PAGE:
Graham Kilmer

Local Climate Change Task Force Proposed

Common Council okays City-County Joint Task Force on Climate and Economic Equity.

By - Jul 18th, 2019 02:05 pm
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Port Milwaukee wind turbine. Photo from City of Milwaukee.

Port Milwaukee wind turbine. Photo from City of Milwaukee.

A proposed joint task force will likely soon study how city and county government can reduce greenhouse gas emissions and the racial income gap at the same time.

The Milwaukee City-County Joint Task Force on Climate and Economic Equity is being pushed through county government by Sup. Supreme Moore Omokunde. After the city’s Common Council unanimously passed a resolution to establish the joint task force, he authored a companion resolution that just cleared the County Board’s Committee on Parks, Energy and the Environment.

Rapid industrialization, following the industrial revolution, is a major contributing factor to climate change. And the more recent and rapid de-industrialization of cities like Milwaukee is a contributing factor to the unemployment rate among African-Americans. An amendment to Moore Omokunde’s resolution cites a report from the University of Milwaukee Center on Economic Development, reading, “no metro area has witnessed more precipitous erosion in the labor market for black males over the last 40 years than Milwaukee and in no other large metro area is the contemporary black male employment crisis more acute than in Milwaukee.”

Raphael Smith, with Citizen Action Wisconsin, has been involved in getting this task force off the ground. He told the committee that he believes ‘green economy’ jobs are the best opportunity to bring, “Good paying, living wage jobs, where people can have dignity and raise families,” back to the city.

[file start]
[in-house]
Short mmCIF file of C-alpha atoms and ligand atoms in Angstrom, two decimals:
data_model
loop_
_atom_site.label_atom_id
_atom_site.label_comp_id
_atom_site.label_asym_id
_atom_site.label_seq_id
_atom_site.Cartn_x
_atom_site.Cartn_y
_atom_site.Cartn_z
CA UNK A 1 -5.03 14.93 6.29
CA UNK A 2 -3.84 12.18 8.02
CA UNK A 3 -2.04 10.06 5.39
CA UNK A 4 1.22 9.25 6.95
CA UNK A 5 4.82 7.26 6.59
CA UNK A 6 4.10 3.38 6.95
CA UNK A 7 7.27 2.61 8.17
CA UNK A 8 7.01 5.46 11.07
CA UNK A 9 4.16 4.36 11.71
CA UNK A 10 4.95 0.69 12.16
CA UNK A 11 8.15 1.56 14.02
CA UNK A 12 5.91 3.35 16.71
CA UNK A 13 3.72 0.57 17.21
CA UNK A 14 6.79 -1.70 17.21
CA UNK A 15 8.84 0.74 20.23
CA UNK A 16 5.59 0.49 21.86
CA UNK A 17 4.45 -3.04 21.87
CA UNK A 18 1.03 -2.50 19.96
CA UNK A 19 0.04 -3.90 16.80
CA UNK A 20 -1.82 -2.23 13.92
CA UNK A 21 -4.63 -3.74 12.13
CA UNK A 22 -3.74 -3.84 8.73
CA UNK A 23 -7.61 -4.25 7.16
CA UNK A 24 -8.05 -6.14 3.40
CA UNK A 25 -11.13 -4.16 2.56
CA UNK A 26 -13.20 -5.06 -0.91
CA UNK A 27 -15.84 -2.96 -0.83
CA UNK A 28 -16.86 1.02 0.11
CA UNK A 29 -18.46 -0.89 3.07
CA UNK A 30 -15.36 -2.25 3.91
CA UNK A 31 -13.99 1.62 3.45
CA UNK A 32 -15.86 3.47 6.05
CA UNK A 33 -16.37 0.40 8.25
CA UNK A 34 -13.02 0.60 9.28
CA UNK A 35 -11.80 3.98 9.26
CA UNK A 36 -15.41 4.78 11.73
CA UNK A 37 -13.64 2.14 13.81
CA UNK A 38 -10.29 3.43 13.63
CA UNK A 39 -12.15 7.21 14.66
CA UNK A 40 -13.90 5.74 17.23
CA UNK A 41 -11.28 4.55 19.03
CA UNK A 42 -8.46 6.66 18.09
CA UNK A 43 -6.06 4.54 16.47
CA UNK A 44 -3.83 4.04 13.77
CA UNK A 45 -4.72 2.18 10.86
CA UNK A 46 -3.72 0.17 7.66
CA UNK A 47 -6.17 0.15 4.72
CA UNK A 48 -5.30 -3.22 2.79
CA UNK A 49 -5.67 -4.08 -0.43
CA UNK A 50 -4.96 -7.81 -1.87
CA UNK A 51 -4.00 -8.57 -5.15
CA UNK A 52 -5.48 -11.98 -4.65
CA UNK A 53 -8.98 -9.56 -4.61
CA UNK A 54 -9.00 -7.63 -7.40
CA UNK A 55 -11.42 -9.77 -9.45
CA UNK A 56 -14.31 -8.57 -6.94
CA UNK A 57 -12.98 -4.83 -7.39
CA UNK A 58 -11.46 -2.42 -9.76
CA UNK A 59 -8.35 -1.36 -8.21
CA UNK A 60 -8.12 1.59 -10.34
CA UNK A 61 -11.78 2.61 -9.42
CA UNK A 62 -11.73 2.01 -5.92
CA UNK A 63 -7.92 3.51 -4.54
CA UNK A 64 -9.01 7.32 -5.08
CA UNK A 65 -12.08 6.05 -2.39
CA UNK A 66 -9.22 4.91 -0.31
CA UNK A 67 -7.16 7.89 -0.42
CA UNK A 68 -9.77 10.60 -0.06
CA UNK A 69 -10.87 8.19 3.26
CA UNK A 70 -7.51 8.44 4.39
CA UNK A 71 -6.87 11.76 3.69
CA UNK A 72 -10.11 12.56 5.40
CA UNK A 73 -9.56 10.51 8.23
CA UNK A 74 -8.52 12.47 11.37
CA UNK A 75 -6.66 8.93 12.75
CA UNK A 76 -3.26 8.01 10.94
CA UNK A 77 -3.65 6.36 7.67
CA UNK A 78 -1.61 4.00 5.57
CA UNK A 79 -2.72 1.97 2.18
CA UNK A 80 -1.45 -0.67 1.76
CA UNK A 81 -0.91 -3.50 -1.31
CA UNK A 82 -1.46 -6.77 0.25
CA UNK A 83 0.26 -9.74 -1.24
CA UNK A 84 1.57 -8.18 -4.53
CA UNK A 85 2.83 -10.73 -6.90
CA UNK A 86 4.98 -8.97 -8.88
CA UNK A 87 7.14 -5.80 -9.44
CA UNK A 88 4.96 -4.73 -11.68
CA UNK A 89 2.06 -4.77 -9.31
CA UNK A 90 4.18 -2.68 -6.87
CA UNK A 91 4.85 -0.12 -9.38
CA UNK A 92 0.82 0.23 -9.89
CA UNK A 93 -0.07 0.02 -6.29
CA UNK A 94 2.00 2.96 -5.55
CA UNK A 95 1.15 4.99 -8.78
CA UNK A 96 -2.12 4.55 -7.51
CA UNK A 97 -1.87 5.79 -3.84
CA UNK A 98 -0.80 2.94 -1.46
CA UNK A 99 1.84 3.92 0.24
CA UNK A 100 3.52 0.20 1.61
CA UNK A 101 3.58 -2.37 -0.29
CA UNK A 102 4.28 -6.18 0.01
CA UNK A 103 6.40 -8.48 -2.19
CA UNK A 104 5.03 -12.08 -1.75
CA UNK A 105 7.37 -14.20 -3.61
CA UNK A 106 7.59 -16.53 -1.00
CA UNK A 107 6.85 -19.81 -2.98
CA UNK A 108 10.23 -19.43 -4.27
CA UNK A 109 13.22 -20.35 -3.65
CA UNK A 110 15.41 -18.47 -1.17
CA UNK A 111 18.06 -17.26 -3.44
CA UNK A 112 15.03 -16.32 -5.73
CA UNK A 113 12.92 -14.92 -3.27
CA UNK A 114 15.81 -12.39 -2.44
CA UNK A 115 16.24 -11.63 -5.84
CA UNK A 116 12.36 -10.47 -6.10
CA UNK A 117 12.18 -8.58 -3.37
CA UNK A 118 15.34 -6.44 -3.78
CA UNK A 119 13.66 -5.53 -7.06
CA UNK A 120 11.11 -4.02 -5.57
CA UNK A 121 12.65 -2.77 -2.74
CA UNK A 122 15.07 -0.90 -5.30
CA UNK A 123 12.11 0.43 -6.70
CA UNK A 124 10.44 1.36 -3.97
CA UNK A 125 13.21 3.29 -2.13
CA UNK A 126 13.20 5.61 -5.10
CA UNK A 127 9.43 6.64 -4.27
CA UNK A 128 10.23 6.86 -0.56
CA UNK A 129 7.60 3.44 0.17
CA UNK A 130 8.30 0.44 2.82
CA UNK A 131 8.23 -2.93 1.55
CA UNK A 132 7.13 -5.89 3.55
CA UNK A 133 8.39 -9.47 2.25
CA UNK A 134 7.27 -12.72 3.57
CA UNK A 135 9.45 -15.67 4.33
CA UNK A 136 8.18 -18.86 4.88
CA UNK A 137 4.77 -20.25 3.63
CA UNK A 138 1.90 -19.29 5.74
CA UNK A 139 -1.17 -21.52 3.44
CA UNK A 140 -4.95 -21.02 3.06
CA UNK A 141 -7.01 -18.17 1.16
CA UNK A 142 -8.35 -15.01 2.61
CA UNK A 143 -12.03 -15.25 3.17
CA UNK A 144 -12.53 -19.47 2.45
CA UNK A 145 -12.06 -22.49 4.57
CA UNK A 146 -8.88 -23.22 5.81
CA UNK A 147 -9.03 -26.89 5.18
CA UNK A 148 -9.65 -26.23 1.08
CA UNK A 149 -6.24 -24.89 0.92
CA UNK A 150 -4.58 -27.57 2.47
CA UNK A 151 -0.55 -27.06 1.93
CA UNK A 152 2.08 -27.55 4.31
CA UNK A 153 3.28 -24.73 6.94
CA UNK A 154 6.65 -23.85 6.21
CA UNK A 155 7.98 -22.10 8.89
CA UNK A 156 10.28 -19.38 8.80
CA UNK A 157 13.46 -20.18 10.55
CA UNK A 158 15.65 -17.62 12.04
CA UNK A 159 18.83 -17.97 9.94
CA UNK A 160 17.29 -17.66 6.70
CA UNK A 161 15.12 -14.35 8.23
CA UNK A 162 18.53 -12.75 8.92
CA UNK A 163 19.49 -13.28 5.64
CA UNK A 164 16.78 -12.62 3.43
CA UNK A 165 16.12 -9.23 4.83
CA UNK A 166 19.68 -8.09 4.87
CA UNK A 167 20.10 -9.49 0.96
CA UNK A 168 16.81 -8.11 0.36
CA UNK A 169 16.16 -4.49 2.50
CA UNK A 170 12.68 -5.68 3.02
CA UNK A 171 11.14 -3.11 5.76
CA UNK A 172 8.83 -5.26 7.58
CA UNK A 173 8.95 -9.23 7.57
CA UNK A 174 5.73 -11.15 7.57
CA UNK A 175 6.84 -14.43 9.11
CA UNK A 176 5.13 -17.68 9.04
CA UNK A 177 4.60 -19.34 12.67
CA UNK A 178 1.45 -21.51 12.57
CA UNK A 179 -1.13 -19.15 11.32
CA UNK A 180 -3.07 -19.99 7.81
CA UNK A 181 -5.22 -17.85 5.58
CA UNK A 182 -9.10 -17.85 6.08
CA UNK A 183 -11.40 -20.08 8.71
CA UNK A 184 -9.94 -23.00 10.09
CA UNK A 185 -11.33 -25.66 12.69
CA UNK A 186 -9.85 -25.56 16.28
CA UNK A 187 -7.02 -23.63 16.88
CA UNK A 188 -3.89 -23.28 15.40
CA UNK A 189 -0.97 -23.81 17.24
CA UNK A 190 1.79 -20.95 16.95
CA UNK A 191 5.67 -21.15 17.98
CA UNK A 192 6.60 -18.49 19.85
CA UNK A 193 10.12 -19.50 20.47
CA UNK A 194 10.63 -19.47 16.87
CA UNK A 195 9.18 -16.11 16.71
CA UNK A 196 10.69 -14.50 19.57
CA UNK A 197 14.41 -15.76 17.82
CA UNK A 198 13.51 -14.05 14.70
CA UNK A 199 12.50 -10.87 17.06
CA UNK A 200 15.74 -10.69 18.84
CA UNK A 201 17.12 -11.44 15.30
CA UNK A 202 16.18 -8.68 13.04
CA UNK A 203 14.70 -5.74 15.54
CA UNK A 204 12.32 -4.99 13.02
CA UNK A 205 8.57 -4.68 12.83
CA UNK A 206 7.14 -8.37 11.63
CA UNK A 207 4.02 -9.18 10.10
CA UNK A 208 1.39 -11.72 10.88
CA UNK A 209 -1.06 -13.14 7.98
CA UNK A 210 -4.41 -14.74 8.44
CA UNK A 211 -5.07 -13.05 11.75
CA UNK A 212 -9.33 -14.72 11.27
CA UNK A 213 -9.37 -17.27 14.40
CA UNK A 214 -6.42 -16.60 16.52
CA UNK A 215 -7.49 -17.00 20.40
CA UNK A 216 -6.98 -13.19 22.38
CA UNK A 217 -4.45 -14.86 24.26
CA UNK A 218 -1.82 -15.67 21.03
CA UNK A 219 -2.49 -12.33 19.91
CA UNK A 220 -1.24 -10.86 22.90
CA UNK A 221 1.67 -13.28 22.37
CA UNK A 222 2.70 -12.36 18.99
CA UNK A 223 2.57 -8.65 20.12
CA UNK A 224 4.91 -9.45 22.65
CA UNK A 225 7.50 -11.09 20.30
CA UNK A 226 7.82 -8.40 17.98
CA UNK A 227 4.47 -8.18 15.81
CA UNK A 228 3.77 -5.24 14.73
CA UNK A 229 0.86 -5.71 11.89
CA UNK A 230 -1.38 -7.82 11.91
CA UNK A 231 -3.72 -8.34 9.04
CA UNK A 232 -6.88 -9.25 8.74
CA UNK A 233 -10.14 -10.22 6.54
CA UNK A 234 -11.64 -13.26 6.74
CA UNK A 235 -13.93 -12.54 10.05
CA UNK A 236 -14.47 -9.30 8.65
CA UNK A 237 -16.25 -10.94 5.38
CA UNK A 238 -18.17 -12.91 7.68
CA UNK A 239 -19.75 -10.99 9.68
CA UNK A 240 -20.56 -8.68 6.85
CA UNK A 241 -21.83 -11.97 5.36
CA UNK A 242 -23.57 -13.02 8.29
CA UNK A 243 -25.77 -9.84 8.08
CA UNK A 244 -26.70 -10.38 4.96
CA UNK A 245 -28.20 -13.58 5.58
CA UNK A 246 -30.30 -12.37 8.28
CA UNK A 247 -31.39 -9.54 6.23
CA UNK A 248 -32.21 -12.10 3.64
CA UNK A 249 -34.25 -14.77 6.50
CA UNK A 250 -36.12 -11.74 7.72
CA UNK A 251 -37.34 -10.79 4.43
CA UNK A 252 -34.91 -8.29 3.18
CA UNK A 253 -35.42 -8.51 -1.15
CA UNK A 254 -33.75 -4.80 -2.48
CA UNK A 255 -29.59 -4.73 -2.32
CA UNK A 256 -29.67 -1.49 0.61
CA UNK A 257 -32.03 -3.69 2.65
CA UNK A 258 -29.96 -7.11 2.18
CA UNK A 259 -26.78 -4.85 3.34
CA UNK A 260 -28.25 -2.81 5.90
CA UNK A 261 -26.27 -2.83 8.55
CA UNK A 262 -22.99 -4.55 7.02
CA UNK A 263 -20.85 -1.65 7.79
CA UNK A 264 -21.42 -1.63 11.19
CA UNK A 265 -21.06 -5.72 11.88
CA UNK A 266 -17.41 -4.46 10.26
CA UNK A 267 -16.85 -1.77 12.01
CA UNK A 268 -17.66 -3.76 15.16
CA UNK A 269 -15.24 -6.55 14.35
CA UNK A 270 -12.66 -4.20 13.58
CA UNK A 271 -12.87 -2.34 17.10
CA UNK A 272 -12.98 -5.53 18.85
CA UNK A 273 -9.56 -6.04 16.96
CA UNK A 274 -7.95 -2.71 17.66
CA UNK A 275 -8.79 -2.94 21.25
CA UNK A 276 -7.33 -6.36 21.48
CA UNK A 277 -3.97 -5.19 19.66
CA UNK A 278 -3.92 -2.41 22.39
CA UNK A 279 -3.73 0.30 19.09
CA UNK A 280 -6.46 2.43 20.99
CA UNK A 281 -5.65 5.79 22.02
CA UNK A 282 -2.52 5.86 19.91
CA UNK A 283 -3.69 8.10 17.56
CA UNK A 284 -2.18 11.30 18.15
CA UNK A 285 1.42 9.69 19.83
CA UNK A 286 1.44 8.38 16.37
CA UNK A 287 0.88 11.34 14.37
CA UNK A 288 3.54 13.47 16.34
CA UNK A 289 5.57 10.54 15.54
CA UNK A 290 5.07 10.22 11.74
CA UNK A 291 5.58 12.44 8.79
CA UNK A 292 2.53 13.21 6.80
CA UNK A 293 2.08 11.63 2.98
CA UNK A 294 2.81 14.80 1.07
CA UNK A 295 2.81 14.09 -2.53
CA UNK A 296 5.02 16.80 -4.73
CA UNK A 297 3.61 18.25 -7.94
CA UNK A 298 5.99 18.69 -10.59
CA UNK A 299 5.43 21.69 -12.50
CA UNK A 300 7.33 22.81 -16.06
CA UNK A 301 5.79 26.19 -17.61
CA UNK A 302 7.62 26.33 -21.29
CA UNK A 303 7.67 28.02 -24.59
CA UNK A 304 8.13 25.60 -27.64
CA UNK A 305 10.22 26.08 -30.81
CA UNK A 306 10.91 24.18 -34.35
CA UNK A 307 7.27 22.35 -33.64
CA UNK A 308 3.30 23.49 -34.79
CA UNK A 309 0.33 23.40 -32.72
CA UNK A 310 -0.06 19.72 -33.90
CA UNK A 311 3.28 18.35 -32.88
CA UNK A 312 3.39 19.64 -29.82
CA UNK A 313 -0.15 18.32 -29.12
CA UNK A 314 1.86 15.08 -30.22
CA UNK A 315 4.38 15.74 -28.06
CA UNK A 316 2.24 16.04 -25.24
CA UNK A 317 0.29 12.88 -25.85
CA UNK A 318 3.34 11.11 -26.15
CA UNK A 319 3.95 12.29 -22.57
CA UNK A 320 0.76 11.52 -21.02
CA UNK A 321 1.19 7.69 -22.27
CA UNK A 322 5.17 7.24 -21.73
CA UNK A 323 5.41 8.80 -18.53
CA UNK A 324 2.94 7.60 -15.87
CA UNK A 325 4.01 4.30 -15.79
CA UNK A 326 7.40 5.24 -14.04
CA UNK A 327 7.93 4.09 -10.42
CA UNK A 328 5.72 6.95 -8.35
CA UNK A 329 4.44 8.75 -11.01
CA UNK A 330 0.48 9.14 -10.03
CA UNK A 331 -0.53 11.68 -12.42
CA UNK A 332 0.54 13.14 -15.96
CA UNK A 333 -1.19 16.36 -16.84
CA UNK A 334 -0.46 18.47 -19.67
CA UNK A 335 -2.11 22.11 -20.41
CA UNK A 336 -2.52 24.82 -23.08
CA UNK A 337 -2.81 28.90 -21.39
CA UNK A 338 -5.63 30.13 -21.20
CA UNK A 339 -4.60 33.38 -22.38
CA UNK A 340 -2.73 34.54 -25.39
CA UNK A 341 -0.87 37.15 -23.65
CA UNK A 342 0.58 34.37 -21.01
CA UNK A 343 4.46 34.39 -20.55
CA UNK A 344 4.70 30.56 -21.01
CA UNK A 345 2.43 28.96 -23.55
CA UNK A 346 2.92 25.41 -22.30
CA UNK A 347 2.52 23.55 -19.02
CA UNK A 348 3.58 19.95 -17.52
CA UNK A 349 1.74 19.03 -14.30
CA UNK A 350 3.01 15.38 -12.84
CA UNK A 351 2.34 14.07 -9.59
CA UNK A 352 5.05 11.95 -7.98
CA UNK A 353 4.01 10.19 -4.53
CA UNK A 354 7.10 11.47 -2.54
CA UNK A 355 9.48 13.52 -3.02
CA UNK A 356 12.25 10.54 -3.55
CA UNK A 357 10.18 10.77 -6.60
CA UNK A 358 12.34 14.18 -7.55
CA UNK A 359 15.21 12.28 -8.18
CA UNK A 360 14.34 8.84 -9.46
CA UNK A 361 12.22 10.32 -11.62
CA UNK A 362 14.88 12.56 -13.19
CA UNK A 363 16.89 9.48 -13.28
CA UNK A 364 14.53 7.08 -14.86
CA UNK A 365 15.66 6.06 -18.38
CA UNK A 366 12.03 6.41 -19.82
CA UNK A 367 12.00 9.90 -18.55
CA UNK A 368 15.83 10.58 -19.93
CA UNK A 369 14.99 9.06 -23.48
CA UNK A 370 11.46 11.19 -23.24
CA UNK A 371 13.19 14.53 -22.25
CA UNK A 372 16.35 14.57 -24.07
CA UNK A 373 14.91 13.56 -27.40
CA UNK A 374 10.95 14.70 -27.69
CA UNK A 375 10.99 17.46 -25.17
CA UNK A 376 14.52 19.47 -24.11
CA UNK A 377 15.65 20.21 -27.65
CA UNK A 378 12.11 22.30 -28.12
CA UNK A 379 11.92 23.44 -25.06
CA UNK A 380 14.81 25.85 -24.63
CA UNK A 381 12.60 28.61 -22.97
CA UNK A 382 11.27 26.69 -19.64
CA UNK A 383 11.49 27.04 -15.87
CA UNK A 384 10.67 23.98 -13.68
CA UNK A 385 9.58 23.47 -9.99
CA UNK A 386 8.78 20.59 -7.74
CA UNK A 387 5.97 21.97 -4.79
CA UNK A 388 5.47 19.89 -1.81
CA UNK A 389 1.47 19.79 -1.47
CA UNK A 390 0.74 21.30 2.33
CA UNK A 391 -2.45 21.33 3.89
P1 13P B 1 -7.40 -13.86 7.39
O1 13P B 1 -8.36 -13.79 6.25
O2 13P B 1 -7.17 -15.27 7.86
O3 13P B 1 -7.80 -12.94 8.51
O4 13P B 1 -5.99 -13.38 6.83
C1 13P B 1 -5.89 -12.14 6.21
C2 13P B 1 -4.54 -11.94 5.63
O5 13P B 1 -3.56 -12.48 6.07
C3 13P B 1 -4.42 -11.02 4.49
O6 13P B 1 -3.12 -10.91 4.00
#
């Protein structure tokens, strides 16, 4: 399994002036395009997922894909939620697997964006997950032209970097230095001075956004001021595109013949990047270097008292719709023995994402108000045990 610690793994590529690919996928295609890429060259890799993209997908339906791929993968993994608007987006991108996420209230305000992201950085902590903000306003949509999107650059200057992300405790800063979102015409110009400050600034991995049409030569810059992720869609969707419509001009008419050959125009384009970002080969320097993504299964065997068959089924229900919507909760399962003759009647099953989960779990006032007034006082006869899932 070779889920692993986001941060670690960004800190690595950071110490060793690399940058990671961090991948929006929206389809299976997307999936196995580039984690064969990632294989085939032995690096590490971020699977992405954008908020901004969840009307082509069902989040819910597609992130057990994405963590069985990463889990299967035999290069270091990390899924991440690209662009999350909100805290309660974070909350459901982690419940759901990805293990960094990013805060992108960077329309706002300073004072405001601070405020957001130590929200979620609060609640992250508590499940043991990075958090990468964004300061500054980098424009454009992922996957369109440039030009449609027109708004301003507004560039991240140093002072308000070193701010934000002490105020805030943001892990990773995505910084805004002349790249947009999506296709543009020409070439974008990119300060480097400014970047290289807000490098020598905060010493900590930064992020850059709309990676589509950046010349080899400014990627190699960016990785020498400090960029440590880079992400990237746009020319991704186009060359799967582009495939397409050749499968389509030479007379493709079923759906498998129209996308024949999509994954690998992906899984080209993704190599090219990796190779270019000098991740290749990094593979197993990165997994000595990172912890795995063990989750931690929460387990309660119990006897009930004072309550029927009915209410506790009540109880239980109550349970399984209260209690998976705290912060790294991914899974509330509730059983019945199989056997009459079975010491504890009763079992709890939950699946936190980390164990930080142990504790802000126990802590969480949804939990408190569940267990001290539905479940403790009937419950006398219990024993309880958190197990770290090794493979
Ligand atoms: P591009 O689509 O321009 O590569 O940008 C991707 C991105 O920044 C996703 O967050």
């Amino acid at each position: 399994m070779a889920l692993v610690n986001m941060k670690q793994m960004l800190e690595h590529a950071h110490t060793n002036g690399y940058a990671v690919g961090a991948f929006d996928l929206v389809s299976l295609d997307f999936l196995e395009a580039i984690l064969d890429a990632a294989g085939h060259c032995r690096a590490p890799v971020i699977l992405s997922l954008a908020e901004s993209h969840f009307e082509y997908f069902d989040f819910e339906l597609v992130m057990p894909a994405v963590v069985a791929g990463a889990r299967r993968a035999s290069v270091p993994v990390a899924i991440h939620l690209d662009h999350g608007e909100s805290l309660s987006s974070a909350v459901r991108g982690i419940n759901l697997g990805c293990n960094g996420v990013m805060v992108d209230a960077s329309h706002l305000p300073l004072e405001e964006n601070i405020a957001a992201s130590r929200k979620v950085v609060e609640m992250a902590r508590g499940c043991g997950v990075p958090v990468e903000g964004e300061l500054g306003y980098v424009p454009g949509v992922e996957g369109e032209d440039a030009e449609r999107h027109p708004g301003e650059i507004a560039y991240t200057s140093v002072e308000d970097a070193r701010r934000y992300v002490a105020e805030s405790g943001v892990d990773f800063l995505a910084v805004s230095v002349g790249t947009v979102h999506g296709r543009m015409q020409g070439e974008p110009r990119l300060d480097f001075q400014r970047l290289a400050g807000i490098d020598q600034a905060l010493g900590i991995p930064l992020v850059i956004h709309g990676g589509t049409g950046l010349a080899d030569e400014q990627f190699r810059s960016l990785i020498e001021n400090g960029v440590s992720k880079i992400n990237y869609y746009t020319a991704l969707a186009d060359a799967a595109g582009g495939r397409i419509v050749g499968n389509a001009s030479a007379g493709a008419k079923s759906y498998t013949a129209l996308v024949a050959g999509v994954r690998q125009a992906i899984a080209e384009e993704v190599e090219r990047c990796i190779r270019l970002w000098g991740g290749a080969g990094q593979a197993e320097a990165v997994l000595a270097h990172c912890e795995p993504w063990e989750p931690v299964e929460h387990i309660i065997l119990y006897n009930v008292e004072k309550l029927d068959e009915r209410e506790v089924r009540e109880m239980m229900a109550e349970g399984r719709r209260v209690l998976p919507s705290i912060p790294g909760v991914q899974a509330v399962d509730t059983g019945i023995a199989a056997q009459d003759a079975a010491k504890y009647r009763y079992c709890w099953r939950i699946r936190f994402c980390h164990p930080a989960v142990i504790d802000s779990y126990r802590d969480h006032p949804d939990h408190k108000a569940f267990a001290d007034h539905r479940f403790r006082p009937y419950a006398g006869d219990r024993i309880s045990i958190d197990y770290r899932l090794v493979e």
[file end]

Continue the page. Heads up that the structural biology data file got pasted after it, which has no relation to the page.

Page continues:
“Some of the challenges we face economically can be solved by addressing our challenges with climate change,” Moore Omokunde said.

Moore Omokunde’s resolution quotes an estimate from the Center on Wisconsin Strategy that says if Wisconsin’s energy was entirely produced with renewable resources, more than 162,000 jobs would be created and $14.4 billion would be kept within the state. So, if changing the climate means changing a massive sector of the economy, Moore Omokunde wants to help Milawukee County’s disadvantaged residents benefit from that change.

Ultimately, the goal of the task force will be to make recommendations to Milwaukee County and the City of Milwaukee on at least four points: a roadmap for reducing emissions to meet the goals set out in the Paris Climate Accords; possible policy changes and investments to maximize “green jobs” through vocational programs or training; how to assess climate vulnerabilities;  and a list of experts and contractors that may be able to turn task force recommendations into a comprehensive plan.

The task force will include a representative from the Common Council and Milwaukee County Board, two citizen appointees from those bodies, an appointee from the Milwaukee Youth Council, and representatives from the following organizations: Citizen Action of Wisconsin, Clean Wisconsin, Community Advocates Public Policy Institute, Milwaukee Area Labor Council, Milwaukee Environmental Collaboration Office, National Association for the Advancement of Colored People (NAACP), Sierra Club and the Wisconsin Climate Table.

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Categories: Environment, Politics

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